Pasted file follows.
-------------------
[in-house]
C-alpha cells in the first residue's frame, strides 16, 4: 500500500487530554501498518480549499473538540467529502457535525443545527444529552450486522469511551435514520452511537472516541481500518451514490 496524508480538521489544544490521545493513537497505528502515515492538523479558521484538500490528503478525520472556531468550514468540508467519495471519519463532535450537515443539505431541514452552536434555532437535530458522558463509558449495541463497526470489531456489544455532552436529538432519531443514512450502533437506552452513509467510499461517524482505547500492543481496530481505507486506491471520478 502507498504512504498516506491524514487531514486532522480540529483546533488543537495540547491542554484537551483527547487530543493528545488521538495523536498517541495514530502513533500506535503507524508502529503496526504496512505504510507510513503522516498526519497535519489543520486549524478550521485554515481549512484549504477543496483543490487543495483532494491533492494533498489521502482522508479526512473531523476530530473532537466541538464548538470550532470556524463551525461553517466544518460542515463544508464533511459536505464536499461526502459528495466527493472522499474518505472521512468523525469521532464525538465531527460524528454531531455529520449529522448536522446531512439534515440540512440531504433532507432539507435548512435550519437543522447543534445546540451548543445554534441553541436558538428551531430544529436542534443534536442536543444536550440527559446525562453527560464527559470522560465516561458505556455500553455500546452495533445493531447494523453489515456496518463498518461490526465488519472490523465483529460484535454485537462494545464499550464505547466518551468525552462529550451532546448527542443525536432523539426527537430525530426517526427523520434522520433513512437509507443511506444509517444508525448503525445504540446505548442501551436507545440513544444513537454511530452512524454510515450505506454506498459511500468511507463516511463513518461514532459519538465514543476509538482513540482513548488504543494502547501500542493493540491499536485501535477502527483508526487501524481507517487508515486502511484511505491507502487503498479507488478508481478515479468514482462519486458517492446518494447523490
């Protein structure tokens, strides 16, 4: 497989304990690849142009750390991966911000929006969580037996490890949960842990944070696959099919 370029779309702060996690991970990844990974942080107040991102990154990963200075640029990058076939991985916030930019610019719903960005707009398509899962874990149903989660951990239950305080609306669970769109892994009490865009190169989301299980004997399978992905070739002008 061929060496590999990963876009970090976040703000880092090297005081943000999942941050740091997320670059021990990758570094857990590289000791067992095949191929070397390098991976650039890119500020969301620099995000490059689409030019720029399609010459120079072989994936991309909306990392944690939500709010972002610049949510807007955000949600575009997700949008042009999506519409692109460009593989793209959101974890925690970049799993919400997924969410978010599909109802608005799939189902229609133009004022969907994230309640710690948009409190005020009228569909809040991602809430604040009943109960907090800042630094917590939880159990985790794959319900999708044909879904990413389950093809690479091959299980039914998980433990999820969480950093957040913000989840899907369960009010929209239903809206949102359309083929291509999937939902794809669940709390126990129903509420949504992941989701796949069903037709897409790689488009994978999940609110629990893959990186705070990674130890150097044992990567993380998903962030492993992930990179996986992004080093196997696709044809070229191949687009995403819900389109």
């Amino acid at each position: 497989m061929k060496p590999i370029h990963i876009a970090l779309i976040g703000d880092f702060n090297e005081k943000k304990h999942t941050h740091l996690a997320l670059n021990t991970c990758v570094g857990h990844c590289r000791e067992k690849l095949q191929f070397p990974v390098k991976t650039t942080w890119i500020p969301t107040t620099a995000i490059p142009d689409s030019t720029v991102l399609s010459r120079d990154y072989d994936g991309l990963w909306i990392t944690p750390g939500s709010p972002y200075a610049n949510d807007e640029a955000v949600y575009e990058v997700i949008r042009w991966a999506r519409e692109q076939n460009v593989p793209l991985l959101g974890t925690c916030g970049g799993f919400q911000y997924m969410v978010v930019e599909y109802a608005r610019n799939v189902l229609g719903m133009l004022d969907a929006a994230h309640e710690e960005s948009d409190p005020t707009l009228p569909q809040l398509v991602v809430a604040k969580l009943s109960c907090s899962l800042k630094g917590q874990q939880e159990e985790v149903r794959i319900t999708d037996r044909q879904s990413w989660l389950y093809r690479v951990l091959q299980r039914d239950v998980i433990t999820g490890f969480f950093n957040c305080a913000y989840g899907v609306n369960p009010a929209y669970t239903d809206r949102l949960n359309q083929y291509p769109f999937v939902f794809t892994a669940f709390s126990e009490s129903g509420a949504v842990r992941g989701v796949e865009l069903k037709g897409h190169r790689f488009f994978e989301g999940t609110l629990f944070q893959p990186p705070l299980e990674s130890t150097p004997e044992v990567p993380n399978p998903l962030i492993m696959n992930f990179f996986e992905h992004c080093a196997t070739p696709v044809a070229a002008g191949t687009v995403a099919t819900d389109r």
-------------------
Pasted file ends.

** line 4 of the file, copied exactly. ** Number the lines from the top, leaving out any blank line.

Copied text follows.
């Amino acid at each position: 497989m061929k060496p590999i370029h990963i876009a970090l779309i976040g703000d880092f702060n090297e005081k943000k304990h999942t941050h740091l996690a997320l670059n021990t991970c990758v570094g857990h990844c590289r000791e067992k690849l095949q191929f070397p990974v390098k991976t650039t942080w890119i500020p969301t107040t620099a995000i490059p142009d689409s030019t720029v991102l399609s010459r120079d990154y072989d994936g991309l990963w909306i990392t944690p750390g939500s709010p972002y200075a610049n949510d807007e640029a955000v949600y575009e990058v997700i949008r042009w991966a999506r519409e692109q076939n460009v593989p793209l991985l959101g974890t925690c916030g970049g799993f919400q911000y997924m969410v978010v930019e599909y109802a608005r610019n799939v189902l229609g719903m133009l004022d969907a929006a994230h309640e710690e960005s948009d409190p005020t707009l009228p569909q809040l398509v991602v809430a604040k969580l009943s109960c907090s899962l800042k630094g917590q874990q939880e159990e985790v149903r794959i319900t999708d037996r044909q879904s990413w989660l389950y093809r690479v951990l091959q299980r039914d239950v998980i433990t999820g490890f969480f950093n957040c305080a913000y989840g899907v609306n369960p009010a929209y669970t239903d809206r949102l949960n359309q083929y291509p769109f999937v939902f794809t892994a669940f709390s126990e009490s129903g509420a949504v842990r992941g989701v796949e865009l069903k037709g897409h190169r790689f488009f994978e989301g999940t609110l629990f944070q893959p990186p705070l299980e990674s130890t150097p004997e044992v990567p993380n399978p998903l962030i492993m696959n992930f990179f996986e992905h992004c080093a196997t070739p696709v044809a070229a002008g191949t687009v995403a099919t819900d389109r």